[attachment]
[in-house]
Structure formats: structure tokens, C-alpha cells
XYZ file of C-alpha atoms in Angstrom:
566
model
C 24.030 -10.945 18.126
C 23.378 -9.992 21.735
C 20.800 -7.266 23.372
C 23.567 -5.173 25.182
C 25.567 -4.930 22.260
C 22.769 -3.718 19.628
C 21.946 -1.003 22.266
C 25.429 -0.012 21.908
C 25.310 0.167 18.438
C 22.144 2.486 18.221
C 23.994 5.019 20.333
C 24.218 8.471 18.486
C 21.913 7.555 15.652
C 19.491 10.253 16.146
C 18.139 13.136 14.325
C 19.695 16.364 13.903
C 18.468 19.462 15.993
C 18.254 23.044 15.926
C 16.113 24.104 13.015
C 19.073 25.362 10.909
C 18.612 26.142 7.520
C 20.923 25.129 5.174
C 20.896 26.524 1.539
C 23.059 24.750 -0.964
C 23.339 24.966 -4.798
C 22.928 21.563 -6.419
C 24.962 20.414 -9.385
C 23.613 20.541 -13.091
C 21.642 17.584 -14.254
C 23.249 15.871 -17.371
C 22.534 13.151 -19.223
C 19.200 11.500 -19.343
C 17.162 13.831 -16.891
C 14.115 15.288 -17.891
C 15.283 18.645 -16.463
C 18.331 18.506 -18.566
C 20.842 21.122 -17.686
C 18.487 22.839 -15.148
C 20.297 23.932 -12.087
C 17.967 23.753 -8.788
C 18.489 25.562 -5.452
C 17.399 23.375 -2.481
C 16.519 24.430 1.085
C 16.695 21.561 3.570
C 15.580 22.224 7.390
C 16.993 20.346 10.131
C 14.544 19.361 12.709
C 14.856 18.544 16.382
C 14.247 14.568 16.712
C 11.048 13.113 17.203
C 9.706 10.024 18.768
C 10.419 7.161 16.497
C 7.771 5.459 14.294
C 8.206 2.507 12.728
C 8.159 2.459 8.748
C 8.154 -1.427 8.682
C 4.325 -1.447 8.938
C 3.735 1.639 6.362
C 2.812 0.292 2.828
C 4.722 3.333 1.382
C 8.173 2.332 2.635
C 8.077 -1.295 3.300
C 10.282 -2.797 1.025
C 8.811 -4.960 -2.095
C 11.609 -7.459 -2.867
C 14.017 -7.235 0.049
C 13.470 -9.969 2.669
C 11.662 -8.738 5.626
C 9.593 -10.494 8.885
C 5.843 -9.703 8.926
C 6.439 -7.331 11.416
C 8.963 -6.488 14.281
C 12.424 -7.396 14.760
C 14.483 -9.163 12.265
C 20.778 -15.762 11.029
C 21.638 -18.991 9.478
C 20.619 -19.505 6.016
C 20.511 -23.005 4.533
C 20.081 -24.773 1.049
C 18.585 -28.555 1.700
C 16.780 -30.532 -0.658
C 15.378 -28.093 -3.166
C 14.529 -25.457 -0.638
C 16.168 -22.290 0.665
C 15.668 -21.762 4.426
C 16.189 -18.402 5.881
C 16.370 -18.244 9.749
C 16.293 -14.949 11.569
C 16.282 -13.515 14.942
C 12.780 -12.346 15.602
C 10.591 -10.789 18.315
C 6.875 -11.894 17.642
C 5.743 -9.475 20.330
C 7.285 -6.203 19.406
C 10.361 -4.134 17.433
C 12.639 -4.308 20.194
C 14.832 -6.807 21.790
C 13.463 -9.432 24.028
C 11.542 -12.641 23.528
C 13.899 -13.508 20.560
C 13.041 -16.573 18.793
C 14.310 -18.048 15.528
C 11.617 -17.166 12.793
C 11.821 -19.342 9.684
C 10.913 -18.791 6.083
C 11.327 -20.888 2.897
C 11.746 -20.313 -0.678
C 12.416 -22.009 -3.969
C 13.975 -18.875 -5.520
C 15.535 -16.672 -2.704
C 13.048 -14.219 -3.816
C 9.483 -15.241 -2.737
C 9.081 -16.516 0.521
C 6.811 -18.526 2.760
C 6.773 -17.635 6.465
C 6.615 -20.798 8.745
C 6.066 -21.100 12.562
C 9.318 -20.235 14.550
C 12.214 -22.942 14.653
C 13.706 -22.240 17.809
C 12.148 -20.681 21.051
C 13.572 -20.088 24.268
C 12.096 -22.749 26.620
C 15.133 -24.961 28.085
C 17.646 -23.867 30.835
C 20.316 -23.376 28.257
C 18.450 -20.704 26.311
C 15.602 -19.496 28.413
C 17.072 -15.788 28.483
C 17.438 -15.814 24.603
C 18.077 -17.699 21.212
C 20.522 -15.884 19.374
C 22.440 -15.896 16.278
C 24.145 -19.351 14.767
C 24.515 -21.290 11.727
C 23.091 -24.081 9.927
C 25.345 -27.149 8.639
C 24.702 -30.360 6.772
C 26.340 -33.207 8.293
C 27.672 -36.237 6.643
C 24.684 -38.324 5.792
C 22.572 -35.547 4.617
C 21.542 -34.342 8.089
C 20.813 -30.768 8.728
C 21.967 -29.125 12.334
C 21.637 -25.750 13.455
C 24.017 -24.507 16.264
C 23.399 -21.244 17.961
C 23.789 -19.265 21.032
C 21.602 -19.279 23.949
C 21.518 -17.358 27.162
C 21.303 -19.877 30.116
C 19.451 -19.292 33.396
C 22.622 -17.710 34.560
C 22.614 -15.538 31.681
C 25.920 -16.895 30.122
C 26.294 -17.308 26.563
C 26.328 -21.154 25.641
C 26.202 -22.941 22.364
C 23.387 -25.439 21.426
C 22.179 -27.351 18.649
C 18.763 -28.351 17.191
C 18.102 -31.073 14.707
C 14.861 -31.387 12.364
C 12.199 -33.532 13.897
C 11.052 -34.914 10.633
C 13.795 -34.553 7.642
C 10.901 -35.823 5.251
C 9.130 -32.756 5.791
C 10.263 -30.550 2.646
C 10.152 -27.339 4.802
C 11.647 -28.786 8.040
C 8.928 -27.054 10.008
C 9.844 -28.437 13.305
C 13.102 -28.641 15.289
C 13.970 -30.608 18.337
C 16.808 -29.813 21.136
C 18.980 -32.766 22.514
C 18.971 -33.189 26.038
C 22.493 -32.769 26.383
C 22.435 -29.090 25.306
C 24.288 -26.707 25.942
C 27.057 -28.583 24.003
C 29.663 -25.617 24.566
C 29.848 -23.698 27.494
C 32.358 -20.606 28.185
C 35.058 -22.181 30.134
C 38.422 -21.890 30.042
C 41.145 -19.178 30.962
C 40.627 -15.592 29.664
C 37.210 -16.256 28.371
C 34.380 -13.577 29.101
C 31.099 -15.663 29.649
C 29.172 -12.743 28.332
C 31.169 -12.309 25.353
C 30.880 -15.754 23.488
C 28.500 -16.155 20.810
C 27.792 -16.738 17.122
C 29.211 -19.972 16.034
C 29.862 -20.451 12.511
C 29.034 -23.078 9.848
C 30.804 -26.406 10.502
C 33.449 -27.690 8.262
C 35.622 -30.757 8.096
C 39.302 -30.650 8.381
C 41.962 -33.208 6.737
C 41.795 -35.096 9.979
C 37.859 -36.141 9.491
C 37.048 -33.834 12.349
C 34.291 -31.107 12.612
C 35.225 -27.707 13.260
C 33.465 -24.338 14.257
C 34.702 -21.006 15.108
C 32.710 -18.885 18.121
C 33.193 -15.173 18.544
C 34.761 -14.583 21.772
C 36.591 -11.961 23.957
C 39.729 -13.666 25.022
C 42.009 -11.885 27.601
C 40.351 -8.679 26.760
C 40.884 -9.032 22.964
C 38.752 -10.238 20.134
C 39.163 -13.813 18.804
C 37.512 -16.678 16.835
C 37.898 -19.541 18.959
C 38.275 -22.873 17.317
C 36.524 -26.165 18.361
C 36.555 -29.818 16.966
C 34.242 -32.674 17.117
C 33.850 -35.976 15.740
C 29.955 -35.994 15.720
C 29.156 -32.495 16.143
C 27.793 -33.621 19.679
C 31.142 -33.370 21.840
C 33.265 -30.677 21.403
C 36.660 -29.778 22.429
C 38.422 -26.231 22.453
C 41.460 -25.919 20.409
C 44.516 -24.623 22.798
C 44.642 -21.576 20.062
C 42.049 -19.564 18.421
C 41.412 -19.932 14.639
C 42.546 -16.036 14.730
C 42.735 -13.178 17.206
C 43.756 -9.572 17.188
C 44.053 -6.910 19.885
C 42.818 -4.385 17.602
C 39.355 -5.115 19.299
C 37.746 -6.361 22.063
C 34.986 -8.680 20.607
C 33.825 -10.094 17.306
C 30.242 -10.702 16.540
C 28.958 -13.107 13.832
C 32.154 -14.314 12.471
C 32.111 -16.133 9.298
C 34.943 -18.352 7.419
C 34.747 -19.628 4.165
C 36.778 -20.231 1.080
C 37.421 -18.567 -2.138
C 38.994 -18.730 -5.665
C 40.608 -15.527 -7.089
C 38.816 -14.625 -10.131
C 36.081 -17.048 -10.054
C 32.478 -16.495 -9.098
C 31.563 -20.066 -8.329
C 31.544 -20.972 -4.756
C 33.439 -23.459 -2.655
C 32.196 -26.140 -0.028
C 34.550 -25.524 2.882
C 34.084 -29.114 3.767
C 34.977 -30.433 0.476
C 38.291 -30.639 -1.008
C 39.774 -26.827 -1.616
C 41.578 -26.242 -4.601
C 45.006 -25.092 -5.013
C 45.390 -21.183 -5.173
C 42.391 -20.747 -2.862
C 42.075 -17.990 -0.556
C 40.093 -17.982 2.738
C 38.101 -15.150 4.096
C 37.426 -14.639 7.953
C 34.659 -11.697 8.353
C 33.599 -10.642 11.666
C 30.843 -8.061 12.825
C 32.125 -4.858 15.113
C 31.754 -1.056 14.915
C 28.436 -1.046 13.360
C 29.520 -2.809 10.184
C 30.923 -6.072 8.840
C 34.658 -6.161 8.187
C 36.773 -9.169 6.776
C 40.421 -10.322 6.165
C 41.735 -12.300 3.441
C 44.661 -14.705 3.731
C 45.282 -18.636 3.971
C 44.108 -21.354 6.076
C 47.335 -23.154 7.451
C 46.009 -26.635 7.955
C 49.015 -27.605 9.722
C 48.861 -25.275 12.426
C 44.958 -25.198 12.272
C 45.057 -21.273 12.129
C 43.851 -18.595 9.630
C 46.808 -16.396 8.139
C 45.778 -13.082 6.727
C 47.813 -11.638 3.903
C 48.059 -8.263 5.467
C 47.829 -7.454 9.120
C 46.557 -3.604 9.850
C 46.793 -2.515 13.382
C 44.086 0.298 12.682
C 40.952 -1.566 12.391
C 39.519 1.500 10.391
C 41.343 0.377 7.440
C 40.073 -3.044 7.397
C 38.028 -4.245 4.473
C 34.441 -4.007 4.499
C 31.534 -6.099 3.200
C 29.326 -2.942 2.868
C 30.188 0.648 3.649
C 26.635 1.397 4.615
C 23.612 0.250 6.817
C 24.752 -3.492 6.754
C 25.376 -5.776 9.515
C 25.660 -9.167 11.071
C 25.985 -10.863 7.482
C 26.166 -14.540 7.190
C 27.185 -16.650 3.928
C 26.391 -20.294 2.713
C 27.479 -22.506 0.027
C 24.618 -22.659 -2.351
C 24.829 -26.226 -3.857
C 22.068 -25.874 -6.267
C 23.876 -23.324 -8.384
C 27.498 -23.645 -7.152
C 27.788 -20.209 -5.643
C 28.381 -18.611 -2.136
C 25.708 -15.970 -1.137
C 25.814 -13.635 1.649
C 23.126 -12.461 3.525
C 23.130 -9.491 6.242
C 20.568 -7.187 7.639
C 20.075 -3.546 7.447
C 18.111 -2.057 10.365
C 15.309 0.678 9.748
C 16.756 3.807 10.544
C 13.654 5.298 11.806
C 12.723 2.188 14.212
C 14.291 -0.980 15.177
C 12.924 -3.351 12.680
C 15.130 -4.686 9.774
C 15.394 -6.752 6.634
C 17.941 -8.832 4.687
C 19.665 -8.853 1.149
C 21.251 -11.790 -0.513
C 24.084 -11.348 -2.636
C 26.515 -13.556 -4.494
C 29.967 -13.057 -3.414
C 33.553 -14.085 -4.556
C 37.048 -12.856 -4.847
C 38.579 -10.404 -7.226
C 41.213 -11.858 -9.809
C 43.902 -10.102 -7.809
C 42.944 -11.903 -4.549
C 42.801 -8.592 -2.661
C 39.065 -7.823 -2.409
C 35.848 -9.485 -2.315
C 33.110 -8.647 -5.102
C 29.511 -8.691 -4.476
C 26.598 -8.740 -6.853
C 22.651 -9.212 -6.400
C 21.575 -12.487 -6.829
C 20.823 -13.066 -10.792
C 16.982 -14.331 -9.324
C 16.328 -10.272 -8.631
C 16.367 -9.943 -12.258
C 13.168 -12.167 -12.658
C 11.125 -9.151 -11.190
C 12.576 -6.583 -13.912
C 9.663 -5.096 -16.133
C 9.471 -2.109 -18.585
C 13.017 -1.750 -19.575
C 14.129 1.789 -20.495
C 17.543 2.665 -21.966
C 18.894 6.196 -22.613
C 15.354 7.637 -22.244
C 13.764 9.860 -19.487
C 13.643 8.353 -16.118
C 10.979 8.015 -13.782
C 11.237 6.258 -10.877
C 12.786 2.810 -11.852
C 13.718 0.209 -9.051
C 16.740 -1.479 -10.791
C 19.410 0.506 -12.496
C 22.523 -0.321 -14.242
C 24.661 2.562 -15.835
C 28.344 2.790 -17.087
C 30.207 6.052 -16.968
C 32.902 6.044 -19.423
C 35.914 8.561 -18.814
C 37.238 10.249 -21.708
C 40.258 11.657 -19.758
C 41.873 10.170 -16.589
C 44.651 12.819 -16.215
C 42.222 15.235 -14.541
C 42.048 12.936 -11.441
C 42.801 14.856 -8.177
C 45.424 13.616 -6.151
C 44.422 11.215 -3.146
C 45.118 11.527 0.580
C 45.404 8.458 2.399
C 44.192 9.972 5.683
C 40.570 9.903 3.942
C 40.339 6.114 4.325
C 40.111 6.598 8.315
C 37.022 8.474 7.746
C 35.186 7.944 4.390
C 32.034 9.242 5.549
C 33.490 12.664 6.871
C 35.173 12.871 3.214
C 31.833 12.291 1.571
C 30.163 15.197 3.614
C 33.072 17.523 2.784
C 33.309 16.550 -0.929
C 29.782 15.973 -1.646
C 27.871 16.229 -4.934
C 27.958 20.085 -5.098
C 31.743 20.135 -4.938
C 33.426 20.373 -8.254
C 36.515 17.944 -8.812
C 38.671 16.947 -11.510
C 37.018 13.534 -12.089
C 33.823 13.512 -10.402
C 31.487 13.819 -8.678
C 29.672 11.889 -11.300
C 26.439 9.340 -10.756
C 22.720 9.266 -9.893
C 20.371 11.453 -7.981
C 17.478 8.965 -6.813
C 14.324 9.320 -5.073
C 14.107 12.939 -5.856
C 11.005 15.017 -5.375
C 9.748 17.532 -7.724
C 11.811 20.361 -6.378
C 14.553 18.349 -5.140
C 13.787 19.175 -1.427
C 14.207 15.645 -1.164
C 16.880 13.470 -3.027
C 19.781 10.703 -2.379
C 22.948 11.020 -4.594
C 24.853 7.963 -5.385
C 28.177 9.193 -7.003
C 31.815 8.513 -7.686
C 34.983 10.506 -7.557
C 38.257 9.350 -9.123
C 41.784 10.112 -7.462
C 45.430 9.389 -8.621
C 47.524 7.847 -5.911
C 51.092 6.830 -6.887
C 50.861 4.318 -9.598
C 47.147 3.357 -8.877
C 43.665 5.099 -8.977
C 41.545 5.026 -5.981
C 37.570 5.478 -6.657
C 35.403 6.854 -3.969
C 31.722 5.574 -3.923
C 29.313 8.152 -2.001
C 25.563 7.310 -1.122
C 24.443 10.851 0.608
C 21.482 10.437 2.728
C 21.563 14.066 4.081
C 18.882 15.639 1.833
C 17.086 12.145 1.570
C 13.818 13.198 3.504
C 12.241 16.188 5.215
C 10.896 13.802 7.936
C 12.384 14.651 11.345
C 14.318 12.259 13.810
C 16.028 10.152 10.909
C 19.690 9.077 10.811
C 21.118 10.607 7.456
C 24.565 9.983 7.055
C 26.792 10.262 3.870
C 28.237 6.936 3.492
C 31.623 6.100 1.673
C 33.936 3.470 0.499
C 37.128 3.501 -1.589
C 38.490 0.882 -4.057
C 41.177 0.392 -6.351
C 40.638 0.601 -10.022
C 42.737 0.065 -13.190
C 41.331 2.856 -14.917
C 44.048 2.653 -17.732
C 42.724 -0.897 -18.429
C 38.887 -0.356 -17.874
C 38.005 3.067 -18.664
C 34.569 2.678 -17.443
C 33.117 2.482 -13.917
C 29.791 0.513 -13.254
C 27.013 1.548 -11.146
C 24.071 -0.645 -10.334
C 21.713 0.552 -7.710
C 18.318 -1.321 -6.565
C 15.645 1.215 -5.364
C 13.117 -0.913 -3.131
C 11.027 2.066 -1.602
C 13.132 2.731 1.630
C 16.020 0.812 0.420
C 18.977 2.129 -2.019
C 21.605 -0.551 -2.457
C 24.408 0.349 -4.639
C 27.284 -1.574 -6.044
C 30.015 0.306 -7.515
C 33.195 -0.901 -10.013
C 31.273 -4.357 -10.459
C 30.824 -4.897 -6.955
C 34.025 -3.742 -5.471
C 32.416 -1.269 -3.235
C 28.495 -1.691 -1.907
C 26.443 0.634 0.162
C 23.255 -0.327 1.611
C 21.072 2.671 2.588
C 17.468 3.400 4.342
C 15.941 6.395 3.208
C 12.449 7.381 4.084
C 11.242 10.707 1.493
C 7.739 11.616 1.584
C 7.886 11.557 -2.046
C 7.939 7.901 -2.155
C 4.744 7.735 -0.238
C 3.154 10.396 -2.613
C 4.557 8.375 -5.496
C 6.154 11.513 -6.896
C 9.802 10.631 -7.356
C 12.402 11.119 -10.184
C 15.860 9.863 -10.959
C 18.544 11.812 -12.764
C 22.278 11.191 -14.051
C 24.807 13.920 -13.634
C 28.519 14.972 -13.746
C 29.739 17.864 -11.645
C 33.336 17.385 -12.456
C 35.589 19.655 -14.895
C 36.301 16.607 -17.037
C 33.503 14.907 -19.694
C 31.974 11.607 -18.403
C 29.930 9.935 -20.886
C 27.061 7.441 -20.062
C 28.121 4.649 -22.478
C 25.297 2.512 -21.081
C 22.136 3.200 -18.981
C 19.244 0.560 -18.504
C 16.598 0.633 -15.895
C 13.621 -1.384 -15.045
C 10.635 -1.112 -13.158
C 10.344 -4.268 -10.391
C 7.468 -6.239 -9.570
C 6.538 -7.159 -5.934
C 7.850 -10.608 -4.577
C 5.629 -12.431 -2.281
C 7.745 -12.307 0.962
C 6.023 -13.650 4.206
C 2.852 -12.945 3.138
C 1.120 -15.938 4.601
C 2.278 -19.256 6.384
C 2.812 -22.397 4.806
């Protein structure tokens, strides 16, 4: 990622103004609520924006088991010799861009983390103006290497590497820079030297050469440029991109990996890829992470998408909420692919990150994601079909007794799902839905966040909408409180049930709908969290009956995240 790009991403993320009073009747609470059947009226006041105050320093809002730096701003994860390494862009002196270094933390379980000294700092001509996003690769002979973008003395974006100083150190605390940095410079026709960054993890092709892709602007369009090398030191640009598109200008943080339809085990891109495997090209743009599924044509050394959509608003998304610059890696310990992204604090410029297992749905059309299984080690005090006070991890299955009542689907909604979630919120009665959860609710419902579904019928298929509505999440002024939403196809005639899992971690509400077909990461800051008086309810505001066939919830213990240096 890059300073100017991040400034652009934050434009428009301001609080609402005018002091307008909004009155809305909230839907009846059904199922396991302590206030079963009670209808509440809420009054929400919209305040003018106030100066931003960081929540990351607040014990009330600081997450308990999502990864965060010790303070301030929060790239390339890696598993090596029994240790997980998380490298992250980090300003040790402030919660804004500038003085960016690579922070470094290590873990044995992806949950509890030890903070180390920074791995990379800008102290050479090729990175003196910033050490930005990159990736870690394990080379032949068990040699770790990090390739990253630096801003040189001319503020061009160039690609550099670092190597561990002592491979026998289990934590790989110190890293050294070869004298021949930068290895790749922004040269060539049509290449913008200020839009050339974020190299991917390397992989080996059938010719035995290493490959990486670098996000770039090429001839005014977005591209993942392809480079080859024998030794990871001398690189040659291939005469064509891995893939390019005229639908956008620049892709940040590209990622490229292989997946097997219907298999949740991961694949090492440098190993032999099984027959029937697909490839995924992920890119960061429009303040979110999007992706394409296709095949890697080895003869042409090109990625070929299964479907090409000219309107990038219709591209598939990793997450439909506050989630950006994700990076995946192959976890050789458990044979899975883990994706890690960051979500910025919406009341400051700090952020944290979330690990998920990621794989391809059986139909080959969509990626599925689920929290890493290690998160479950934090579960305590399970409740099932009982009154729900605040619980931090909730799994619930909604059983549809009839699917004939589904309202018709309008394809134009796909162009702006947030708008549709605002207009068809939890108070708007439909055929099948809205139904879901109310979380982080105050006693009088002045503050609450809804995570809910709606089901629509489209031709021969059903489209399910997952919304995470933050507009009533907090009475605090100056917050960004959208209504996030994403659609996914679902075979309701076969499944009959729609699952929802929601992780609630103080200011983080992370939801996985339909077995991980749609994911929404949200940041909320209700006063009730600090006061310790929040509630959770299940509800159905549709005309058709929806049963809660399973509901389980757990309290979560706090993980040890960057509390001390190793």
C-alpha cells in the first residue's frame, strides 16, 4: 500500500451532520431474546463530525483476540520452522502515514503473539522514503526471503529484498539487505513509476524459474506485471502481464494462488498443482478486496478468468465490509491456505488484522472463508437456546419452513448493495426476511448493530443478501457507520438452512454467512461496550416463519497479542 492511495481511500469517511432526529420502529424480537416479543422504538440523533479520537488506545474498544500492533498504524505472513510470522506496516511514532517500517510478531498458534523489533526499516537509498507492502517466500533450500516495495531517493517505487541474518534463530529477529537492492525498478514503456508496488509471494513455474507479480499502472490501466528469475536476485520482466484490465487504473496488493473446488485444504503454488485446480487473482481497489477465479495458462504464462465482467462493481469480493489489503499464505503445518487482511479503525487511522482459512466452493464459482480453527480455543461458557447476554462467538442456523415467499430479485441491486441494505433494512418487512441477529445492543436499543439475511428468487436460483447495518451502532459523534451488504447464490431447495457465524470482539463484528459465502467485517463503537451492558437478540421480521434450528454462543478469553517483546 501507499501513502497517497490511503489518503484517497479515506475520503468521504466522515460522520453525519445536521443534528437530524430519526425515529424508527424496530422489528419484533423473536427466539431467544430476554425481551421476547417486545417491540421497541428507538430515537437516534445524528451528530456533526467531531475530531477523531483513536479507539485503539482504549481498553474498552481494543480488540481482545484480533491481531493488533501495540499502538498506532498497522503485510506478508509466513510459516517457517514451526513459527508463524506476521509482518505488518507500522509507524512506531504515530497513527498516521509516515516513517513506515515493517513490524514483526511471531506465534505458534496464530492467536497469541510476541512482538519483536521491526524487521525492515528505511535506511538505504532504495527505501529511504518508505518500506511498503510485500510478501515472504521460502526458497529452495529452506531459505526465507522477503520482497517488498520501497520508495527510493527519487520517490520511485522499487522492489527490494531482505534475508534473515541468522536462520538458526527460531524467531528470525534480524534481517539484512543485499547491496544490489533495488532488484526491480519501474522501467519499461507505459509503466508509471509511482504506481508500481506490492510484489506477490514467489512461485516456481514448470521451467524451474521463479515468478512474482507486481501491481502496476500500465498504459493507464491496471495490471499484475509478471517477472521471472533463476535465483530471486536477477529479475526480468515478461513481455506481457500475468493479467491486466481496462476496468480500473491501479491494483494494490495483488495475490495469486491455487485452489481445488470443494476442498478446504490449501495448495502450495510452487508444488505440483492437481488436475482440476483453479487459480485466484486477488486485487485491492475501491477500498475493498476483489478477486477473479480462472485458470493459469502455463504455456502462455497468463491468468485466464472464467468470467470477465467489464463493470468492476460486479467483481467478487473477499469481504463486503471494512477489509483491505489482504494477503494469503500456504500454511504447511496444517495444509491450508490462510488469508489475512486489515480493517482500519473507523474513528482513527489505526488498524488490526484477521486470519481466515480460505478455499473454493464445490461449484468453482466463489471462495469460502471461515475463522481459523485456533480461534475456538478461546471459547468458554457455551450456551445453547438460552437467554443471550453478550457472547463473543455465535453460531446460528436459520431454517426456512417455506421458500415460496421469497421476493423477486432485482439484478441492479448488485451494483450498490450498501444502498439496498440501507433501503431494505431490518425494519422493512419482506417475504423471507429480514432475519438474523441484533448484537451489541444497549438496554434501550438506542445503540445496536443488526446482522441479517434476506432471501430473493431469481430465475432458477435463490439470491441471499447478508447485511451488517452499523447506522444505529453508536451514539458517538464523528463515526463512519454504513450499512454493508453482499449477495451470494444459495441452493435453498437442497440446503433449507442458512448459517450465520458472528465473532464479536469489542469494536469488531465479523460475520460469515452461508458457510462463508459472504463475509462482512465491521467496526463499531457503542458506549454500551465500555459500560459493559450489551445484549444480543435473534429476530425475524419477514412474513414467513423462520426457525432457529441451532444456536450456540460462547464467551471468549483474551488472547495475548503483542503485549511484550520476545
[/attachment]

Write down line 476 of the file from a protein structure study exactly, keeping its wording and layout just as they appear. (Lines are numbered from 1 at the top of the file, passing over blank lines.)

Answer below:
C 21.563 14.066 4.081